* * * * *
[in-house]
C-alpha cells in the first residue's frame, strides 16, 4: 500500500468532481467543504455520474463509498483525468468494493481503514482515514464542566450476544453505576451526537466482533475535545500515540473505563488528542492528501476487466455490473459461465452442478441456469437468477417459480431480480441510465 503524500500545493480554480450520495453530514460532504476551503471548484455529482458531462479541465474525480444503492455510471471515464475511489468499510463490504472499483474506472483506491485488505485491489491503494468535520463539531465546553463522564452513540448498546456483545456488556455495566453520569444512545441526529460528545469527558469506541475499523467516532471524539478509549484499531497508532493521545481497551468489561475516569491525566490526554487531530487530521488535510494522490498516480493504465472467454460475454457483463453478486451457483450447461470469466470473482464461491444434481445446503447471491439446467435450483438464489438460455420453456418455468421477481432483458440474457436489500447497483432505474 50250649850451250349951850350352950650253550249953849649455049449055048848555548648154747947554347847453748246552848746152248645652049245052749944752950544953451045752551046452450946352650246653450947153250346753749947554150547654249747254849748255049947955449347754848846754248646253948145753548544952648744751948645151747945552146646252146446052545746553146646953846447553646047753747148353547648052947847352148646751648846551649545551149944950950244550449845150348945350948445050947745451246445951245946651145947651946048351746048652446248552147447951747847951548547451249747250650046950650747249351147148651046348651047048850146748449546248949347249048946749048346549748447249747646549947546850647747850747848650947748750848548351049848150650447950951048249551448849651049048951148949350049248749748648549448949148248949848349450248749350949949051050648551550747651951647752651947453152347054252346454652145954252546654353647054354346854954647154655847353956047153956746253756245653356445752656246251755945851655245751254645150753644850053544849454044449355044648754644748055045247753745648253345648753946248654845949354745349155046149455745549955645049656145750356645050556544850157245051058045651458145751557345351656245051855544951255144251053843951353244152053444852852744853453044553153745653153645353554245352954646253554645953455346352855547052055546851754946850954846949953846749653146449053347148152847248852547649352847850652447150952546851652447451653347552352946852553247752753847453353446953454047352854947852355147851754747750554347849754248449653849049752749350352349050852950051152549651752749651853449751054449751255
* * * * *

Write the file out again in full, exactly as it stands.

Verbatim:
[in-house]
C-alpha cells in the first residue's frame, strides 16, 4: 500500500468532481467543504455520474463509498483525468468494493481503514482515514464542566450476544453505576451526537466482533475535545500515540473505563488528542492528501476487466455490473459461465452442478441456469437468477417459480431480480441510465 503524500500545493480554480450520495453530514460532504476551503471548484455529482458531462479541465474525480444503492455510471471515464475511489468499510463490504472499483474506472483506491485488505485491489491503494468535520463539531465546553463522564452513540448498546456483545456488556455495566453520569444512545441526529460528545469527558469506541475499523467516532471524539478509549484499531497508532493521545481497551468489561475516569491525566490526554487531530487530521488535510494522490498516480493504465472467454460475454457483463453478486451457483450447461470469466470473482464461491444434481445446503447471491439446467435450483438464489438460455420453456418455468421477481432483458440474457436489500447497483432505474 50250649850451250349951850350352950650253550249953849649455049449055048848555548648154747947554347847453748246552848746152248645652049245052749944752950544953451045752551046452450946352650246653450947153250346753749947554150547654249747254849748255049947955449347754848846754248646253948145753548544952648744751948645151747945552146646252146446052545746553146646953846447553646047753747148353547648052947847352148646751648846551649545551149944950950244550449845150348945350948445050947745451246445951245946651145947651946048351746048652446248552147447951747847951548547451249747250650046950650747249351147148651046348651047048850146748449546248949347249048946749048346549748447249747646549947546850647747850747848650947748750848548351049848150650447950951048249551448849651049048951148949350049248749748648549448949148248949848349450248749350949949051050648551550747651951647752651947453152347054252346454652145954252546654353647054354346854954647154655847353956047153956746253756245653356445752656246251755945851655245751254645150753644850053544849454044449355044648754644748055045247753745648253345648753946248654845949354745349155046149455745549955645049656145750356645050556544850157245051058045651458145751557345351656245051855544951255144251053843951353244152053444852852744853453044553153745653153645353554245352954646253554645953455346352855547052055546851754946850954846949953846749653146449053347148152847248852547649352847850652447150952546851652447451653347552352946852553247752753847453353446953454047352854947852355147851754747750554347849754248449653849049752749350352349050852950051152549651752749651853449751054449751255